This division of knowledge between Scientific/ secular and religious is nothing short of a denial to probe the ‘Signs of God’ as repeatedly invoked in the Qur’an. There are verses that speak about the movement of heavenly bodies in their orbits (21:33, 31:29, 39:5), water cycle (2:164), embryonic development in a woman’s womb (23:12-14), immiscibility of soft and saline streams of water (25:53, 27:61, 55:19), reduction in oxygen content of air at higher altitudes (6:125), graduated darkness in ocean depth (24:40) for example – that simply cannot be understood without scientific knowledge.
Besides, God alone is the source of all knowledge and it was in this very spirit that the Muslims explored and advanced all prevalent branches of knowledge during their golden era (Abbasid period) drawing freely on non-Muslim sources. So dismissing scientific or secular knowledge in later centuries was a suicidal retrogression that gradually eroded the foundations of Islamic civilization, conduced to its colonization, and in the post-colonial era, rendered it politically weak, turbulent and unstable, and educationally and industrially backward - and with turn of events in this era, a potential breeding ground of terror, violent sectarianism and extremism. In the words of Altaf Hussain Hali, the famous poet and thinker of British India – ‘If one has to see a nation’s downfall exceeding all limits – it is Islam’s incapability to rise after its fall,” (translated from Urdu).
Hence, to stem the tide of Islam’s continuing decline, there is an urgent need to treat the pursuit of all universal sciences and knowledge as part of God’s trust to humanity This is to be accomplished by incorporating all branches of universal, secular and scientific knowledge in the Islamic religious schools (madrasas), so that those graduating from these schools should qualify to join the secular academic world and become doctors, engineers, lawyers, accountants, scientists and professionals in other fields and thus reinvigorate the foundations of Islamic civilization. The vast theological content of madrasa curriculum that is rooted in the medieval ages can be reduced to one core ‘religious’ subject covering the universal dimensions of Qur’anic message and some social works (community service) – for, to be a good Muslim, a growing school student does not need any knowledge of the secondary sources of Islam as taught in the madrasas - other than familiarity with the Pillars of Faith that he acquires at home or in the local mosque even without going to any school. However, as Islam’s secondary sources, notably the hadith is of highly technical – having evolved more than a thousand years ago, “it should be reserved for enlightened specialists who have attained sufficient maturity, knowledge, and training to distinguish between weak and reliable Hadith, and not to confuse them with the Word of God.” - Essential Message of Islam, p. 363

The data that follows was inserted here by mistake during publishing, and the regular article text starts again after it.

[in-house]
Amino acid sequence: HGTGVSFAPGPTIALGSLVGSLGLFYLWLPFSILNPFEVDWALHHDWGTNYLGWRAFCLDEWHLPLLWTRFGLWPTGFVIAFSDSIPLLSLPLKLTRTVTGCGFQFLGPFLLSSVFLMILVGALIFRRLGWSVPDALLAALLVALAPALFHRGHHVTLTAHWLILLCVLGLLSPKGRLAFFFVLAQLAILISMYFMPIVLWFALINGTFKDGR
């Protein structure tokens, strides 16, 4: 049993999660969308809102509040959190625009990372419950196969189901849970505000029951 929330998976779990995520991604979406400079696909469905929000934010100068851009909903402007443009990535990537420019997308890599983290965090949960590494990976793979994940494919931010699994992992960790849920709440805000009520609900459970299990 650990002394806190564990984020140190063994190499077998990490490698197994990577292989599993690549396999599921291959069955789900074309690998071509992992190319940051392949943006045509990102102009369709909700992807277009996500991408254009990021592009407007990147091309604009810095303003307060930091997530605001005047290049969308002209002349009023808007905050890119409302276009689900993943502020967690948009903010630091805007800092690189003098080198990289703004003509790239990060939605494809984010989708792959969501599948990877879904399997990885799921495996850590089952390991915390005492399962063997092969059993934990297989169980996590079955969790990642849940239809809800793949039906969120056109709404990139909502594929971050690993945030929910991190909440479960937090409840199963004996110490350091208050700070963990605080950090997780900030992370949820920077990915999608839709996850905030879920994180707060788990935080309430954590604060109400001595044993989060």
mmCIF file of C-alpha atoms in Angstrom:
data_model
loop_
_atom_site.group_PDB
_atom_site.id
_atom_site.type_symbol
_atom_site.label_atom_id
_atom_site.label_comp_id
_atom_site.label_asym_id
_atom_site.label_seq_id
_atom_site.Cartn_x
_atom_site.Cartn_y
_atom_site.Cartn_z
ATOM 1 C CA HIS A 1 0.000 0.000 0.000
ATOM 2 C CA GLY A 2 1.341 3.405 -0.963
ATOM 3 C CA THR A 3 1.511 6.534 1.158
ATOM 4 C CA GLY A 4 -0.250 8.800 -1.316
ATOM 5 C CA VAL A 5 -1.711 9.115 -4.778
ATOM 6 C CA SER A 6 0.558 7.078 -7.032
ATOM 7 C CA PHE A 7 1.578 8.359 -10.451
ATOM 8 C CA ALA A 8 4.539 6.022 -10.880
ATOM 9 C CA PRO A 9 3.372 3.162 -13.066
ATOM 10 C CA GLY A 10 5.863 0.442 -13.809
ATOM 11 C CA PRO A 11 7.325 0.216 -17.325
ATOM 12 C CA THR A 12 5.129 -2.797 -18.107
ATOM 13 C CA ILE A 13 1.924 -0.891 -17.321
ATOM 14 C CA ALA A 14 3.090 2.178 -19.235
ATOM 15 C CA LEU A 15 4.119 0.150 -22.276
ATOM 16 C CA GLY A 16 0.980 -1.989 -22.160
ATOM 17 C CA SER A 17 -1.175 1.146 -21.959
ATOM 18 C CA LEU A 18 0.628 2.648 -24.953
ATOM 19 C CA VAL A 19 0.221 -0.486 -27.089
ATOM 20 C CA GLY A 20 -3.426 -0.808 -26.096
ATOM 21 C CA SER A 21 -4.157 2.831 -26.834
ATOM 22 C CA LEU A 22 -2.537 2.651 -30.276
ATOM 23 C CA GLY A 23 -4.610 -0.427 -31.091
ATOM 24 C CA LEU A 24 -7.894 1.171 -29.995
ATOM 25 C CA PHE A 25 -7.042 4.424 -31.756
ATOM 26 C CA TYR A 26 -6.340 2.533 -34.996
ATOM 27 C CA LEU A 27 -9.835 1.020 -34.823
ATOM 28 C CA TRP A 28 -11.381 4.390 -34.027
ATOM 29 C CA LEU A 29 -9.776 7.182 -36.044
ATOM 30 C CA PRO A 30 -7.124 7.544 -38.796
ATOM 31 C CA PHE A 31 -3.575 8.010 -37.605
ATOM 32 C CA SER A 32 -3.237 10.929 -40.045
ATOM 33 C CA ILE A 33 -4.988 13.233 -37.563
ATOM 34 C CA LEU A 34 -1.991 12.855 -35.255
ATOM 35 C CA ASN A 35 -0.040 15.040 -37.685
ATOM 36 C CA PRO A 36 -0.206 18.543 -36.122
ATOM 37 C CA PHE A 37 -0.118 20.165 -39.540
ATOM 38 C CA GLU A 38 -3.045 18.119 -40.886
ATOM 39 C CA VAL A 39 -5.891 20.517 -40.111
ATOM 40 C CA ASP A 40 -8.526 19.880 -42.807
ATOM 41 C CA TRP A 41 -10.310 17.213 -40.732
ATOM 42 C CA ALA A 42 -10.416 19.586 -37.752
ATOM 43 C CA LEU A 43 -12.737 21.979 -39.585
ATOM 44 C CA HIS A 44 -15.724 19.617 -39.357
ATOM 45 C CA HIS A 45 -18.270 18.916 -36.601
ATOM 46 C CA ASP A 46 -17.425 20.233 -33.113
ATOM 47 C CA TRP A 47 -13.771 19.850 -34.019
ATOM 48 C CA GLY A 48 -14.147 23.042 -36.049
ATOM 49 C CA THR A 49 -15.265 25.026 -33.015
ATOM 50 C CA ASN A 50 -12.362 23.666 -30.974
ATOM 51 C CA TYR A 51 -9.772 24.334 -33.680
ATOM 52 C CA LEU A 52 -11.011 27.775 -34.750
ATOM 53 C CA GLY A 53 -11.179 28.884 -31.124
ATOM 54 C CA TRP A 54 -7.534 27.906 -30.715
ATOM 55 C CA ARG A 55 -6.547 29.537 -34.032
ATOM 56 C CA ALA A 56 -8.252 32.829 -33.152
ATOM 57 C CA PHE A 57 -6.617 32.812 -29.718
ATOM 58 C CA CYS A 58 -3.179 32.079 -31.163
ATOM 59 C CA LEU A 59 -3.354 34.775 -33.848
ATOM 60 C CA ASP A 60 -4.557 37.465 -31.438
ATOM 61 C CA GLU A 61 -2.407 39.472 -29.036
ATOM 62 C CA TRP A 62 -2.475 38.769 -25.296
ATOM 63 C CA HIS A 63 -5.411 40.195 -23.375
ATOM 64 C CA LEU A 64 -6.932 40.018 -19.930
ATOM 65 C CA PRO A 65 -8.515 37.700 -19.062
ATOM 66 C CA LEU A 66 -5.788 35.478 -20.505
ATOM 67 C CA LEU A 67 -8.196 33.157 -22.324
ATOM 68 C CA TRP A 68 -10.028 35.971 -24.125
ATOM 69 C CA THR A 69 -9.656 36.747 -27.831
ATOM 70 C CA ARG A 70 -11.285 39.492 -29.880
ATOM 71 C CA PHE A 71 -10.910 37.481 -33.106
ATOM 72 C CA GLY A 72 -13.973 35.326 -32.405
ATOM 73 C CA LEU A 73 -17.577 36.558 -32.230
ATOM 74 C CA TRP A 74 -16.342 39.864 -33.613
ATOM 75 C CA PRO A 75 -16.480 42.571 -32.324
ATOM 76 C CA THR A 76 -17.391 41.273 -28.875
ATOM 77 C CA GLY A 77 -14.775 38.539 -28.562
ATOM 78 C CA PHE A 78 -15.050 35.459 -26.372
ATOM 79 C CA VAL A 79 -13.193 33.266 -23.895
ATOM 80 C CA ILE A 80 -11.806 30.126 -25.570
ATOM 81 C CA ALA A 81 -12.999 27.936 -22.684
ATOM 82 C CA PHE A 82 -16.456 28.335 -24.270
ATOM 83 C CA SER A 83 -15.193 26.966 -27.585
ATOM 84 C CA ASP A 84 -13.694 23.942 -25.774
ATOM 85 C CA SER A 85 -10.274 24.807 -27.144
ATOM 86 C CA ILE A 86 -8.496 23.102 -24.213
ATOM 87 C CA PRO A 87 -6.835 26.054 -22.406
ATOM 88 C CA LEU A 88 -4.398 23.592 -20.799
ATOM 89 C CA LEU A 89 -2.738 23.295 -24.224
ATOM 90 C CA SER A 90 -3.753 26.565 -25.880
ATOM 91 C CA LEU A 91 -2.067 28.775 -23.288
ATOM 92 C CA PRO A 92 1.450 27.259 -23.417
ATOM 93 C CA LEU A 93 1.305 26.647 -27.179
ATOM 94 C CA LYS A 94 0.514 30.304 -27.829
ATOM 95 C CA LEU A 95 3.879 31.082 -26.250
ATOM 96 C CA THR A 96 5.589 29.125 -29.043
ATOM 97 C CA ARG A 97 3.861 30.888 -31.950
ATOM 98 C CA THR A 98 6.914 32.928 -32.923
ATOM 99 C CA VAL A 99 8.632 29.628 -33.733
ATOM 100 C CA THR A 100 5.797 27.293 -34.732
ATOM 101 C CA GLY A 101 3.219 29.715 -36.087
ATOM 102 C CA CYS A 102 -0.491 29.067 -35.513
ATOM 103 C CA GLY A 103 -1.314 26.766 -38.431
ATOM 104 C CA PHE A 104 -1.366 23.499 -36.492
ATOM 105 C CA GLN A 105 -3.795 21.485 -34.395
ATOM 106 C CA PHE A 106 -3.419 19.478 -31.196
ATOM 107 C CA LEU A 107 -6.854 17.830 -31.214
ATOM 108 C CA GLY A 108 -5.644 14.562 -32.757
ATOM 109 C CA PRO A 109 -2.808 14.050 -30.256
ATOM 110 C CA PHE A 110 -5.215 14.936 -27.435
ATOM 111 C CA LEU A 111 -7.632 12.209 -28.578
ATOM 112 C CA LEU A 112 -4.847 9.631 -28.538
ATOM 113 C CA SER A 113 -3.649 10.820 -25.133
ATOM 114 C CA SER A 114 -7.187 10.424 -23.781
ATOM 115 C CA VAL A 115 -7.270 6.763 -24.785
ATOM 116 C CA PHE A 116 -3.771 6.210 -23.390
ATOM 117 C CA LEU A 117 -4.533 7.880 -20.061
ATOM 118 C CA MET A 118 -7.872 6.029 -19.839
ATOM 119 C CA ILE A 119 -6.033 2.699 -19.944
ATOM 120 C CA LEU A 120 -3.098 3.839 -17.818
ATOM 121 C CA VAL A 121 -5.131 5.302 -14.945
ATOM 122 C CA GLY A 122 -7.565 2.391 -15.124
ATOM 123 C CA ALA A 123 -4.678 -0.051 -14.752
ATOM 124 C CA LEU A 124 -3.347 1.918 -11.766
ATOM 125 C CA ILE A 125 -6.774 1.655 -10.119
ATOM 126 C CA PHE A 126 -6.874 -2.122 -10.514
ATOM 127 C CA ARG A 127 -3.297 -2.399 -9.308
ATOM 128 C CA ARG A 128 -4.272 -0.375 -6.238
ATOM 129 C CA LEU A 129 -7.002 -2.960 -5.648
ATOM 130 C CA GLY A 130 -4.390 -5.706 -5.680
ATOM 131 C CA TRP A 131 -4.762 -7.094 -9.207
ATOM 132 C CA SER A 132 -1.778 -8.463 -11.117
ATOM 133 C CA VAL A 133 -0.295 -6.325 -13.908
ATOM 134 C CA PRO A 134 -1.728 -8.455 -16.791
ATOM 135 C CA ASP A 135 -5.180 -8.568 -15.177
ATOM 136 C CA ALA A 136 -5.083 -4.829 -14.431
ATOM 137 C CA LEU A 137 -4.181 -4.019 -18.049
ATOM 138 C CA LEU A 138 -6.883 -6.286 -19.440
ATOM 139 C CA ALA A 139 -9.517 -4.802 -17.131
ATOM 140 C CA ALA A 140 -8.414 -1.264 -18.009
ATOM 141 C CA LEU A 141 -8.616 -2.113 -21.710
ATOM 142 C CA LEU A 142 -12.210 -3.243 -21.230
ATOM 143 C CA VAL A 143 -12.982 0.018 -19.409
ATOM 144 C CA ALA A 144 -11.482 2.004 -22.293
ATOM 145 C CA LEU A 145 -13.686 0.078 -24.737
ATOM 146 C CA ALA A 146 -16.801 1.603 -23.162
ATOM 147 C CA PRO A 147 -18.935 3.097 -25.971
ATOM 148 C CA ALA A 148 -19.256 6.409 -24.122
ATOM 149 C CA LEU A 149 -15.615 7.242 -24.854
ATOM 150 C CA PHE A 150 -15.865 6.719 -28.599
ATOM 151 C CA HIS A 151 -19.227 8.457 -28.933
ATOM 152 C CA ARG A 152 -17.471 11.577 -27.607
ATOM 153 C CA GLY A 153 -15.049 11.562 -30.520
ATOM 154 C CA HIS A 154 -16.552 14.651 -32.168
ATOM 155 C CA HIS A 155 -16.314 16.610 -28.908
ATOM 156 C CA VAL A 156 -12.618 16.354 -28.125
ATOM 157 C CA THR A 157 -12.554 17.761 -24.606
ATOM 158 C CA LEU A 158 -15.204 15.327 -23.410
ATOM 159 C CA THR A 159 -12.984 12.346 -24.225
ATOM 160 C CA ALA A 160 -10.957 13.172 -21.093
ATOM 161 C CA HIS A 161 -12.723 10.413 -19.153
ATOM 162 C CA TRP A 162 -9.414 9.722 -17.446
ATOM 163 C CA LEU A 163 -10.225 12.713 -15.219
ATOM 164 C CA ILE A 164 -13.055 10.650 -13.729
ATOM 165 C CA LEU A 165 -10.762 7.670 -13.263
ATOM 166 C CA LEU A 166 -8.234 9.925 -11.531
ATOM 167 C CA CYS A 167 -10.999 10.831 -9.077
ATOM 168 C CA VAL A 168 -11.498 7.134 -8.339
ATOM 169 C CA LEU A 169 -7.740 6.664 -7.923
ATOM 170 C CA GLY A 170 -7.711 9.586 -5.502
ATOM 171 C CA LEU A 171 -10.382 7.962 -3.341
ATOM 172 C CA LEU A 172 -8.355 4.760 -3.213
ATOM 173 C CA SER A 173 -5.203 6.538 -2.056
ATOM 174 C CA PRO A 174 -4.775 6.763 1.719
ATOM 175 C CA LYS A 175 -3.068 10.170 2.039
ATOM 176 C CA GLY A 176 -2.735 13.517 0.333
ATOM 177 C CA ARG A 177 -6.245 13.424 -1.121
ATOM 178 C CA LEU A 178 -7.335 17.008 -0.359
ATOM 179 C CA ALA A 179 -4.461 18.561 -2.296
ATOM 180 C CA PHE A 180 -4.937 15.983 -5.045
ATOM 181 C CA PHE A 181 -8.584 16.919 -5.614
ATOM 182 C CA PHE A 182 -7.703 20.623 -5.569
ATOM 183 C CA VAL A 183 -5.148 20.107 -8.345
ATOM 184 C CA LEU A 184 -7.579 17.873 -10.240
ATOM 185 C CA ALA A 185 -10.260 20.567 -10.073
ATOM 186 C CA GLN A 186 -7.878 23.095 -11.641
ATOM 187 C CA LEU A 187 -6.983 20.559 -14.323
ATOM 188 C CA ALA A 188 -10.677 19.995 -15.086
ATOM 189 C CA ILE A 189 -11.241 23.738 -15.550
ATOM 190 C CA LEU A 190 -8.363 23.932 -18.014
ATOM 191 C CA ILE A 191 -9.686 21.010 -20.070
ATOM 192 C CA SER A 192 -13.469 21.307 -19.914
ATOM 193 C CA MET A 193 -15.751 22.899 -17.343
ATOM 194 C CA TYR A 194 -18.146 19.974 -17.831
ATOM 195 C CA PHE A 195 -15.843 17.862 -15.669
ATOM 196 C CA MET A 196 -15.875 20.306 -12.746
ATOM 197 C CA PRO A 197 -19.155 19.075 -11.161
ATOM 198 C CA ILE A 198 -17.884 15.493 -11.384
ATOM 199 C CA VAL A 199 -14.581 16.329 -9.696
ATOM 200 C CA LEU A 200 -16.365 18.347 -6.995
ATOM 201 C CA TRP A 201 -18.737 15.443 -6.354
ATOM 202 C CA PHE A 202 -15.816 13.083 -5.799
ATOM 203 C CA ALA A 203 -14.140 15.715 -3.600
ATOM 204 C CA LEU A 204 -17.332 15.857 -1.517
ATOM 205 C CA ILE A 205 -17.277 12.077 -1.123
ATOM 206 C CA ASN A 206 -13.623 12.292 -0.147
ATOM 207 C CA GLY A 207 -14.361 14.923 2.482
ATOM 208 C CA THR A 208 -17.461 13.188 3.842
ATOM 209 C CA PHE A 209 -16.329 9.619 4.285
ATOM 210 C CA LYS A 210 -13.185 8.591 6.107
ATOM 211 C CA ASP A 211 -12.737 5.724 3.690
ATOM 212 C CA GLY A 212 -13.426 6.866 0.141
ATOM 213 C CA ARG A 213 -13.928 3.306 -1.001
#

Let this short article be an eye opener for the Custodians of Islamic Faith who play a decisive role in deciding the curriculum of the madrasas world-wide.
Muhammad Yunus, a Chemical Engineering graduate from Indian Institute of Technology, and a retired corporate executive has been engaged in an in-depth study of the Qur’an since early 90’s, focusing on its core message. He has co-authored the referred exegetic work, which received the approval of al-Azhar al-Sharif, Cairo in 2002, and following restructuring and refinement was endorsed and authenticated by Dr. Khaled Abou El Fadl of UCLA, and published by Amana Publications, Maryland, USA, 2009.